Poster Presentation 30th Lorne Cancer Conference 2018


Elizabeth Kyran 1 , Gwo Yaw Ho 1 2 3 , Elizabeth Lieschke 1 , Kristy Shield-Artin 1 , Olga Kondrashova 1 , Cassandra Vandenberg 1 , Holly Barker 1 , Ronny Drapkin 4 , Mathew Wakefield 1 2 , Clare Scott 1 2 3
  1. WEHI, Parkville, VIC, Australia
  2. The University of Melbourne, Melbourne, Victoria, Australia
  3. Peter MacCallum Cancer Centre, Melbourne, Victoria, Australia
  4. University of Pennsylvania, Philadelphia, Pennsylvania, USA

Fallopian tube/ovarian carcinosarcoma (FT-OCS) is a heterogeneous rare cancer containing both carcinomatous and sarcomatous components. This biphasic tumour is associated with high rates of metastatic disease and treatment poses significant challenges given the lack of evidence-based care, compounded by the rarity of the disease. For this reason, a genetically engineered mouse model (GEMM) emulating the underlying molecular biology of human FT-OCS would be extremely useful for investigating potential therapies.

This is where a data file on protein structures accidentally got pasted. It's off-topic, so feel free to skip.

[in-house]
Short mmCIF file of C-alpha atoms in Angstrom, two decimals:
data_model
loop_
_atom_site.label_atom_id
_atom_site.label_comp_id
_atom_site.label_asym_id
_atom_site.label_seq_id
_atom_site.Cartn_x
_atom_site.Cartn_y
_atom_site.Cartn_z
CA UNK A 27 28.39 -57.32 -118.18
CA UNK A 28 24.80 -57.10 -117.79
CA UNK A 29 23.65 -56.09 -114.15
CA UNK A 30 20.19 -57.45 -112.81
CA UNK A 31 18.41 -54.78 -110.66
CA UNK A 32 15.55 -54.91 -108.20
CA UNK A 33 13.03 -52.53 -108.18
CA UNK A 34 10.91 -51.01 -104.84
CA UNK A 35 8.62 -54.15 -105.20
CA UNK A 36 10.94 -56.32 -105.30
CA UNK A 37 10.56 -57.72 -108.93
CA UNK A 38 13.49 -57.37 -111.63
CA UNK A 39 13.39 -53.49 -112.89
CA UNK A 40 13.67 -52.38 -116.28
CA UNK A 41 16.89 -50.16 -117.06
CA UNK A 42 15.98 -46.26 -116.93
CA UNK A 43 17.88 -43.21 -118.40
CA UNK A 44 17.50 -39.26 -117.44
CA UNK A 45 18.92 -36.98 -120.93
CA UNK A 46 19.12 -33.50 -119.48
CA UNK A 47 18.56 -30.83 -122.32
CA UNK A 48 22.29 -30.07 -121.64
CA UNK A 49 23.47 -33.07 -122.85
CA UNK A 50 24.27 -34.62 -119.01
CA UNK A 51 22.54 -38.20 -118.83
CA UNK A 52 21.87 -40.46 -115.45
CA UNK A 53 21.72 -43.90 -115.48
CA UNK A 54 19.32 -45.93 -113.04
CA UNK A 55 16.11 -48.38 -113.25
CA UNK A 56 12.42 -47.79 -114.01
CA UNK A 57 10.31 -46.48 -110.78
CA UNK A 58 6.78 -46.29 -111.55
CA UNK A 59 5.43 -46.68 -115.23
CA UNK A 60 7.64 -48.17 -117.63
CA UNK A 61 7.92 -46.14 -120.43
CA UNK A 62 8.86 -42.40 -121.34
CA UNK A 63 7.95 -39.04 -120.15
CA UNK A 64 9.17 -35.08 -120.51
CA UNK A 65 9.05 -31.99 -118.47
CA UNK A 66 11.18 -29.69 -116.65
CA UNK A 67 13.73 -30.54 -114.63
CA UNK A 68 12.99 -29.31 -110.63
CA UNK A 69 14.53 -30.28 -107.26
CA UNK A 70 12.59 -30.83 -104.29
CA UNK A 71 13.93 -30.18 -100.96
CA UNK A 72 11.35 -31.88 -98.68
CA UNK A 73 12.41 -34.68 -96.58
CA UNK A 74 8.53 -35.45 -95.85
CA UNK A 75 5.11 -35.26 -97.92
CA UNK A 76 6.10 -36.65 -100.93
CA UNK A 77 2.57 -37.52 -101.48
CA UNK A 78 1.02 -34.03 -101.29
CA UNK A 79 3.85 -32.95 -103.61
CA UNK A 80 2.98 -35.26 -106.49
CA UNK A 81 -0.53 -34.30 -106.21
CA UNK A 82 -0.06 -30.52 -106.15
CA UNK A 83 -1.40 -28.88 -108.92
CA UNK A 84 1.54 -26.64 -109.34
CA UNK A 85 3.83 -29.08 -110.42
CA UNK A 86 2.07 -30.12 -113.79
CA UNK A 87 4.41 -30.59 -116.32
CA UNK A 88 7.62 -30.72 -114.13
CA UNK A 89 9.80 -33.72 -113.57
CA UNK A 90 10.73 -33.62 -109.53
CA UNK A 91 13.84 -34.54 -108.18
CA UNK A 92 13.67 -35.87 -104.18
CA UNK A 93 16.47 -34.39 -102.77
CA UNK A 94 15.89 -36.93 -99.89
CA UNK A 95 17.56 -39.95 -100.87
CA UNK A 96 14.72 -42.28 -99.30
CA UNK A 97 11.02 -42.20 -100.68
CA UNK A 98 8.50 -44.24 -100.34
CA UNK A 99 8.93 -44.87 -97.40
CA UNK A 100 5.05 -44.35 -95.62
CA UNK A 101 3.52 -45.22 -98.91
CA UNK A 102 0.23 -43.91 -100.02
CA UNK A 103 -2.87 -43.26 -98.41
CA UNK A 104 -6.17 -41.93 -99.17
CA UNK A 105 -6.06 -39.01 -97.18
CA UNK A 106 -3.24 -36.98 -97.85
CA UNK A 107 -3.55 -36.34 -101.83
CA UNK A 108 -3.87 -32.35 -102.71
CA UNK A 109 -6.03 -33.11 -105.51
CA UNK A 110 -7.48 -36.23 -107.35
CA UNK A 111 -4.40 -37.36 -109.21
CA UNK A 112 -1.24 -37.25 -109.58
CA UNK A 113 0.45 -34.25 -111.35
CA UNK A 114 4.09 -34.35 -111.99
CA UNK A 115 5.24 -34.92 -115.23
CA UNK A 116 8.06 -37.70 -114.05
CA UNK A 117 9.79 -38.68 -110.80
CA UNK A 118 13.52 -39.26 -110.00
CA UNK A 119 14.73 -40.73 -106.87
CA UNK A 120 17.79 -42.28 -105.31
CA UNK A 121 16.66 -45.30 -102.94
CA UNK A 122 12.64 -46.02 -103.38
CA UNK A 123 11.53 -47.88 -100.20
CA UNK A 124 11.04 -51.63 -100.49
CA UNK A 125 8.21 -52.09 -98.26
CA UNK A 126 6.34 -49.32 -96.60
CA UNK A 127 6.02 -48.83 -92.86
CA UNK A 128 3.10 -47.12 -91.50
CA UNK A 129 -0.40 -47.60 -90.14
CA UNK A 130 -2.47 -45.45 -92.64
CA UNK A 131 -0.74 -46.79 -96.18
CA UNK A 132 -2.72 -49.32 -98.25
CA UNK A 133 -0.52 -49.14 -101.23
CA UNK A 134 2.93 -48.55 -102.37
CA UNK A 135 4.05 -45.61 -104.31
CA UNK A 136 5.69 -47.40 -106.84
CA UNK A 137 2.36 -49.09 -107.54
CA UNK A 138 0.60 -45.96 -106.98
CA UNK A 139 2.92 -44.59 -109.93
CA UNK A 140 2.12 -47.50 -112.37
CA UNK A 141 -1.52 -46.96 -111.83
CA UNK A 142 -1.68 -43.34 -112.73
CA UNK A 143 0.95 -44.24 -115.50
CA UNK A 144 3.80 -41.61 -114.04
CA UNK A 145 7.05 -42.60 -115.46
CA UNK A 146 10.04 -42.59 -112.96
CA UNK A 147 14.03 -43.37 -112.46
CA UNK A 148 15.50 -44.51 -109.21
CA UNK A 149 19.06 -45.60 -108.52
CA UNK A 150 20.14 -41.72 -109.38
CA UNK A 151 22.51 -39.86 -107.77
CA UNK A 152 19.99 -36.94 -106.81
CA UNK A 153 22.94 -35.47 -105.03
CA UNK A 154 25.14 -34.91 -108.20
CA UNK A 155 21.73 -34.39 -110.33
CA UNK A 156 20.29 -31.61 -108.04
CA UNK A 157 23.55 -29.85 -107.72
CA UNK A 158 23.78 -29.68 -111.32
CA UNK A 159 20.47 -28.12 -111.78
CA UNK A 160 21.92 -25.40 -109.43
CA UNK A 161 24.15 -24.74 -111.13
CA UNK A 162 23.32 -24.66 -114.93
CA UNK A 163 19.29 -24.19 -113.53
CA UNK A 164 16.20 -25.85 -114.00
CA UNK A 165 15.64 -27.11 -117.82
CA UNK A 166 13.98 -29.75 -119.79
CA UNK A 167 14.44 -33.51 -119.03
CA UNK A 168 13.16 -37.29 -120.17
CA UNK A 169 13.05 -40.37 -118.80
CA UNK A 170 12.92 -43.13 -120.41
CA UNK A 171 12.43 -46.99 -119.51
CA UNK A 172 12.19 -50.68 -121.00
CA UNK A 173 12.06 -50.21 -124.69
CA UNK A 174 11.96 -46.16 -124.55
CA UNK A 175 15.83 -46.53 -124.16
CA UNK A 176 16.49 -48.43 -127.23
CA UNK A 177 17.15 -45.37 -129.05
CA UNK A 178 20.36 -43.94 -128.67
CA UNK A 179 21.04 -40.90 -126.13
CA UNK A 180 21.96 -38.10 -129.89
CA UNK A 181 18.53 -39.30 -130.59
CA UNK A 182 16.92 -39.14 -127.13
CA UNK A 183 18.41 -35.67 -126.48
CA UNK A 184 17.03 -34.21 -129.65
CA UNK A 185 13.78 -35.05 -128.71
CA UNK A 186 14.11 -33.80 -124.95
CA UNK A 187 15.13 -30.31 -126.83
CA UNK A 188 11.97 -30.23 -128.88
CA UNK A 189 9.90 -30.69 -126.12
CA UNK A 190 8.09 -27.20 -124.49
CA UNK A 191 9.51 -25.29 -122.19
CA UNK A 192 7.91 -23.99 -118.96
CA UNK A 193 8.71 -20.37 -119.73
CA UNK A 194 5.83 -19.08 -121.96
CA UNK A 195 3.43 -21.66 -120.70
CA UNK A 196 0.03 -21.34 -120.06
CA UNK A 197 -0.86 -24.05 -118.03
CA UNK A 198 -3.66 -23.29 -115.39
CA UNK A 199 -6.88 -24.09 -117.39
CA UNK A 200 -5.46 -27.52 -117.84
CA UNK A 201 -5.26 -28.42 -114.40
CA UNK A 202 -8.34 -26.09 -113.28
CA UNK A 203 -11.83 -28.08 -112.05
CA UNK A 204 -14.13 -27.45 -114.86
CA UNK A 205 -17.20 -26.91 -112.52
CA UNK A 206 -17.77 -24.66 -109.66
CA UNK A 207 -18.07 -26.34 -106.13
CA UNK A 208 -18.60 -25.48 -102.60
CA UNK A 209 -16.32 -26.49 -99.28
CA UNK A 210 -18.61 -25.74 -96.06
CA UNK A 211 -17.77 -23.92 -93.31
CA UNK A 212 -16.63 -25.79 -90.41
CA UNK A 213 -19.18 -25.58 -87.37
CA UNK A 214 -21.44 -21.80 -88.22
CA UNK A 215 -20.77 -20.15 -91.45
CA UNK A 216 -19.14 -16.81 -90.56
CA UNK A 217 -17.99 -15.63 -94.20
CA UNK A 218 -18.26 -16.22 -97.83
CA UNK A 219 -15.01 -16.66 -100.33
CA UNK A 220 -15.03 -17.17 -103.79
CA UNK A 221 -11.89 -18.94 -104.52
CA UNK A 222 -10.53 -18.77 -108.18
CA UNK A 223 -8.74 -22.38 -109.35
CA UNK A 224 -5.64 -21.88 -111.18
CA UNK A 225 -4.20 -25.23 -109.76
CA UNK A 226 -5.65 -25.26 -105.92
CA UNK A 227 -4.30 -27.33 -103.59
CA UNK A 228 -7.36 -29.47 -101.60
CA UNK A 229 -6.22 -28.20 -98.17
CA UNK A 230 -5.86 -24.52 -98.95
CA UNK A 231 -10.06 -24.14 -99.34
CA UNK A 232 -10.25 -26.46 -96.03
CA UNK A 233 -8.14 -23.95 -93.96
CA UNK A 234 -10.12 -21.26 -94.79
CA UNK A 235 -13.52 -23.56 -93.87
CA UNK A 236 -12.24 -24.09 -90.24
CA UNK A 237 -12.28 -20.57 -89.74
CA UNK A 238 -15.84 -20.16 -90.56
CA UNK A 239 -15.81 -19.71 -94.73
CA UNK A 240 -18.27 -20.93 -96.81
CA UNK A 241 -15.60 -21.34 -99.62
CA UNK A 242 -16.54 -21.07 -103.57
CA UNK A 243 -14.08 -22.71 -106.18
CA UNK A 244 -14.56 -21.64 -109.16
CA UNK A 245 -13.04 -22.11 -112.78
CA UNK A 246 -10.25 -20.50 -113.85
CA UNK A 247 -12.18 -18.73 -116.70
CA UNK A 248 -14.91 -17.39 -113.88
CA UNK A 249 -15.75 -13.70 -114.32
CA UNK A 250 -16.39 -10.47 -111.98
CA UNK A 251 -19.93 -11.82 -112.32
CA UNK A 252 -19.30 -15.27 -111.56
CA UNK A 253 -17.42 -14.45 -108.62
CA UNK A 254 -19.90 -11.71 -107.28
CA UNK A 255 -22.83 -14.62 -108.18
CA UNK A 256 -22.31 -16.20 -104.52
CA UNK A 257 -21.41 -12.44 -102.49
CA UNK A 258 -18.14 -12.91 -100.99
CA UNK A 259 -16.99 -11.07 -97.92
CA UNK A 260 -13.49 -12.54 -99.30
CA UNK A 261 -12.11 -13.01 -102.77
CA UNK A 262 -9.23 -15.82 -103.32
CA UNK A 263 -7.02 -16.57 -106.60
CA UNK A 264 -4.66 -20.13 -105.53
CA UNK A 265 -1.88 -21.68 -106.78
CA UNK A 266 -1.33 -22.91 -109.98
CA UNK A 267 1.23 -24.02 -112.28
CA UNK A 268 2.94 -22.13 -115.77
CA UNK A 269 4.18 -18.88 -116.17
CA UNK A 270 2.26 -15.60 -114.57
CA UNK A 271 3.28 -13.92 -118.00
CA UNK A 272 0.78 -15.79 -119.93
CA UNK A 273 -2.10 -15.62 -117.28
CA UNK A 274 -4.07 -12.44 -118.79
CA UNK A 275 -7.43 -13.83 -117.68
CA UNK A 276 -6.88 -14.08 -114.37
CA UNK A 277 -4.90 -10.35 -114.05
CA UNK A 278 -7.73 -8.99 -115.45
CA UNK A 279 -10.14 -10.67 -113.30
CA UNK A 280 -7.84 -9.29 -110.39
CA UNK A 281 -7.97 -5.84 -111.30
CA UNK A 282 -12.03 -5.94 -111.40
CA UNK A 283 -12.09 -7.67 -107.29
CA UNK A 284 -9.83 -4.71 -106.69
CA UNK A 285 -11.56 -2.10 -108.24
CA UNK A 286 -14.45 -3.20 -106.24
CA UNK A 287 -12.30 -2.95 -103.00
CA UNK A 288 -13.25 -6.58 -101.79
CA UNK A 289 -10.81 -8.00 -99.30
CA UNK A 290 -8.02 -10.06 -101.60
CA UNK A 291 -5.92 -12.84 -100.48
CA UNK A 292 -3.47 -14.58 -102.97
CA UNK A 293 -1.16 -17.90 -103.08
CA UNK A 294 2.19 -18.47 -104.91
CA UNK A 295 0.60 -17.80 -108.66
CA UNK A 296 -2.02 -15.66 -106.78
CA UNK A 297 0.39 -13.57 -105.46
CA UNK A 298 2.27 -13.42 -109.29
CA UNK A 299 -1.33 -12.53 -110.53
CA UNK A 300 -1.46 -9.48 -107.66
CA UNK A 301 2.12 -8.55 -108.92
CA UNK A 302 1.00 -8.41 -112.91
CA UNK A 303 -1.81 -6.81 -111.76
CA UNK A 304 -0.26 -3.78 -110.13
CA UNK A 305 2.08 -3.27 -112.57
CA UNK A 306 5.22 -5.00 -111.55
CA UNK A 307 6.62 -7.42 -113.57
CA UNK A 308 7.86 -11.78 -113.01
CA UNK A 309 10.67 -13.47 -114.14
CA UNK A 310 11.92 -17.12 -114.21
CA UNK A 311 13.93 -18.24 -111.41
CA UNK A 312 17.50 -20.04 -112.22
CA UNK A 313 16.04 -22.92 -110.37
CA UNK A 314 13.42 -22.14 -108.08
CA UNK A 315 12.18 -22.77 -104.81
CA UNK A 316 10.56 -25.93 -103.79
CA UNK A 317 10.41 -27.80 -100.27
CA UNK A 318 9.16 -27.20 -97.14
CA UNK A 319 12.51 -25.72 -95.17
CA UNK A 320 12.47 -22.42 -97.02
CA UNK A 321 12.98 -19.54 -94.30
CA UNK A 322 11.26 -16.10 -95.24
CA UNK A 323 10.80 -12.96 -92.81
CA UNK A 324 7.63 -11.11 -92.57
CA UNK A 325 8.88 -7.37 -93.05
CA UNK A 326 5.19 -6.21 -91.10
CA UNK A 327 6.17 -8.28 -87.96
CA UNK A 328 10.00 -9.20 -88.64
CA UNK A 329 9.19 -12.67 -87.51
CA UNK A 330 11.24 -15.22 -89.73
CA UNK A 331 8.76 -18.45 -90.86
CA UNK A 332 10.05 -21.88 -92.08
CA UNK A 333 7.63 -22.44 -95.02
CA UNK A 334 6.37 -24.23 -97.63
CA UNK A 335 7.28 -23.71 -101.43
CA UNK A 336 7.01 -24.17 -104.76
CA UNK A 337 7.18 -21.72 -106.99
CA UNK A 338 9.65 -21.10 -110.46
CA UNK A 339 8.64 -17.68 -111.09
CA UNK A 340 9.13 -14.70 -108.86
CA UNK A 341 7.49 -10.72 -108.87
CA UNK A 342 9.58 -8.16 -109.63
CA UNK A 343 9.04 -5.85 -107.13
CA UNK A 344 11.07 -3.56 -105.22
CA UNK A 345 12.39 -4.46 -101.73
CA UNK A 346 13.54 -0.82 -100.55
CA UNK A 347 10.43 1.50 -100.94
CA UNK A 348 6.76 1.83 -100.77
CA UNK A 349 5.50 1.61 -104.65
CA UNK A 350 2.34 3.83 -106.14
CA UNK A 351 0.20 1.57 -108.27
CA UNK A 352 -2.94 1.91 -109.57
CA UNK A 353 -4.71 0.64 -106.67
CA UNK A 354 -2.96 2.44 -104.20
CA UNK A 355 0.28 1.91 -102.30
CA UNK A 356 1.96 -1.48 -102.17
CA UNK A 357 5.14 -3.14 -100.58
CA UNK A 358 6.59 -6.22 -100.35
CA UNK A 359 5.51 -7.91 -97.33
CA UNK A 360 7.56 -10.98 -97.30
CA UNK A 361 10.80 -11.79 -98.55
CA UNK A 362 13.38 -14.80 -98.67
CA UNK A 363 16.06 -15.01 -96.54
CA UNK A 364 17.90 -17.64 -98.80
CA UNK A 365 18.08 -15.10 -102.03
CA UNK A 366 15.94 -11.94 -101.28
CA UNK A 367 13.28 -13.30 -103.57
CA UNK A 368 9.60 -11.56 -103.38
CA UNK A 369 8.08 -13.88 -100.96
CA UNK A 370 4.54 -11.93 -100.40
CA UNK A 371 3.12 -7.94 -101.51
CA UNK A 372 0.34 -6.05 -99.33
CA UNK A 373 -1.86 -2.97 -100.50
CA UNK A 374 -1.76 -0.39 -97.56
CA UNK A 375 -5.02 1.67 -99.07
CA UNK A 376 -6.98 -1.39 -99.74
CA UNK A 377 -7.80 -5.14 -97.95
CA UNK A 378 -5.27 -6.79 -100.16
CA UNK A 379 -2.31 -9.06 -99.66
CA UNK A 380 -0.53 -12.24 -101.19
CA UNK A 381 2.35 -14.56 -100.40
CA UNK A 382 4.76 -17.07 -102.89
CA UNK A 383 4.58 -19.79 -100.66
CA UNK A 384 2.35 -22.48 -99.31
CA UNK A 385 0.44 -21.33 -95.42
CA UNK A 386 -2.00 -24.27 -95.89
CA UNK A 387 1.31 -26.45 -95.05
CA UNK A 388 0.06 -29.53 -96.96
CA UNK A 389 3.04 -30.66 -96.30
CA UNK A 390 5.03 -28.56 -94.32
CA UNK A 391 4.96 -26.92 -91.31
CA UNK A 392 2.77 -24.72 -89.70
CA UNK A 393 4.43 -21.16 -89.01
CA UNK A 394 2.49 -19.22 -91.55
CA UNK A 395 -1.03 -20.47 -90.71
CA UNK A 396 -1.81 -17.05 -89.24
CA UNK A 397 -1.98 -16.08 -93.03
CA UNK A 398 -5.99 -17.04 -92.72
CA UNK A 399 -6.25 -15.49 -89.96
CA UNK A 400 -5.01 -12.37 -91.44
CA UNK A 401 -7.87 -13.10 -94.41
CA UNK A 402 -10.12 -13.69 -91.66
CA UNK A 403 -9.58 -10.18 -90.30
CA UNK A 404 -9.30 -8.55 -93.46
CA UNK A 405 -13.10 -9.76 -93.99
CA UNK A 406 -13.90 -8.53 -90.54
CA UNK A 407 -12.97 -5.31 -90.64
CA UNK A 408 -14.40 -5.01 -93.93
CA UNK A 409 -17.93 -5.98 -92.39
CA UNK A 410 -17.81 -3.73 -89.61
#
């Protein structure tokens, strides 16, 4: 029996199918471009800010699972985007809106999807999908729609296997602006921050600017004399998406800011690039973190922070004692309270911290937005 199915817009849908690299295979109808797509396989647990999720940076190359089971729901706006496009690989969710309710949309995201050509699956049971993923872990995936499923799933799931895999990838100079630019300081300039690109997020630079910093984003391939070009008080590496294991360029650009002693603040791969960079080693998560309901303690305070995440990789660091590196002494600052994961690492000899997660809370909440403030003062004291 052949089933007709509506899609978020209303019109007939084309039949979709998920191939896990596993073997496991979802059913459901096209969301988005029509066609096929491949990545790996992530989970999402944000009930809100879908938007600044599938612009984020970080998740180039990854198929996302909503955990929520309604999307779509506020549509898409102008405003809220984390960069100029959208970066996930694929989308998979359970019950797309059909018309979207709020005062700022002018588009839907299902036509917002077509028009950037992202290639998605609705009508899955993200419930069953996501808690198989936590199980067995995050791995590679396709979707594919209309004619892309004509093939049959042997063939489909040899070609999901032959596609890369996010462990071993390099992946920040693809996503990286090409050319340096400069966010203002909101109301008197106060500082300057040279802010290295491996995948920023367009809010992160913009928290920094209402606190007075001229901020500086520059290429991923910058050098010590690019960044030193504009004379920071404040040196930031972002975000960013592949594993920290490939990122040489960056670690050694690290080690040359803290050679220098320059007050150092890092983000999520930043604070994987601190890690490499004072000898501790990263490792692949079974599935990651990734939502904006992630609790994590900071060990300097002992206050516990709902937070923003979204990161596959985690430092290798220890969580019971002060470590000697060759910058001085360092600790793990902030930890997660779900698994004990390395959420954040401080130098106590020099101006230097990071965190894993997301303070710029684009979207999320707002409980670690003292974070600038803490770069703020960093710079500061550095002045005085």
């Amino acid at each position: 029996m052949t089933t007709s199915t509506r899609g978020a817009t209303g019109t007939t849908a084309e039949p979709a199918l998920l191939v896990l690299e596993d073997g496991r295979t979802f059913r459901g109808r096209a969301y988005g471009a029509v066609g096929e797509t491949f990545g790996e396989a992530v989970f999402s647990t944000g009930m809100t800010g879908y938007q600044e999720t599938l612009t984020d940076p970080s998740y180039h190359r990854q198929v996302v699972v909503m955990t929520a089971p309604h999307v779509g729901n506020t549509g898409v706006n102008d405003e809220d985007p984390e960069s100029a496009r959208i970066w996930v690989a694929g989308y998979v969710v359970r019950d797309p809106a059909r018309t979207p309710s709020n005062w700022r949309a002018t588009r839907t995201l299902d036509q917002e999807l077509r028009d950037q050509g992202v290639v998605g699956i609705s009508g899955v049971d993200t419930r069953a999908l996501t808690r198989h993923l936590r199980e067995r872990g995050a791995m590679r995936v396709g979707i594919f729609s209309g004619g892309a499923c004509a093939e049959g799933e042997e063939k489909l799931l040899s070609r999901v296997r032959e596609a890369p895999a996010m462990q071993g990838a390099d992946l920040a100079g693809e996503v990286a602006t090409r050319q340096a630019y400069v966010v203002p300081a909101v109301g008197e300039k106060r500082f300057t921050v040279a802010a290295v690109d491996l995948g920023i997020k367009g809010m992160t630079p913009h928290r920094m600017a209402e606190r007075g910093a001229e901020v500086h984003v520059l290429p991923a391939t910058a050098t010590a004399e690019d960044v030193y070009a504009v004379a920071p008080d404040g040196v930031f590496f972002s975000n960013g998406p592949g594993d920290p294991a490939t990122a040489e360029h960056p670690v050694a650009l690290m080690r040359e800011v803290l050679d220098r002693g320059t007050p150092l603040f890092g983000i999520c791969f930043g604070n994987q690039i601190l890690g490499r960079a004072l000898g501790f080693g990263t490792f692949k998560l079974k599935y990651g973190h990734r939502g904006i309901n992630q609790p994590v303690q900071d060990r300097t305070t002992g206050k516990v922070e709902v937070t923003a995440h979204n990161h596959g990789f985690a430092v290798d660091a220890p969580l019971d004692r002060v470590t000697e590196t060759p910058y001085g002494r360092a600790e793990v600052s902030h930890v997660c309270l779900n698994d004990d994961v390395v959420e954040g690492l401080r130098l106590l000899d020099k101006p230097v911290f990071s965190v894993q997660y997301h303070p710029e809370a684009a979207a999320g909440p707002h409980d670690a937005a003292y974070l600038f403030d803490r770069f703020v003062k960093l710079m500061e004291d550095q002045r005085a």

We generated a fallopian tube-derived GEMM tumour exhibiting the classical histological features of FT-OCS. This FT-OCS arose after intra-bursal transplantation of a transgenic mouse fallopian tube (FT) over-expressing doxycyline-regulated Lin28b and SV40Tag, targeted by the Pax8 promoter to the FT secretory cells. Subsequently, an adherent cell line was generated from this FT-OCS. The FT-OCS responded poorly to standard platinum chemotherapy (cisplatin), both in vivo and in vitro. Excitingly, we observed impressive sensitivity of the FT-OCS cell line to the microtubule inhibitor, vinorelbine, which was further validated by in vivo treatment of three isogenic, yet distinct, FT-OCS lineages. Histological characterisation of the FT-OCS lineages demonstrated the selection of the sarcomatous component during transplantation. Gene expression profiling using RNA sequencing determined expression signatures that highlight differences between the GEMM cohort lineages, as well as the upregulation of genes characteristic of the human disease. As such, this model of FT-OCS may provide a versatile and essential resource that will aid in the repurposing and identification of therapies.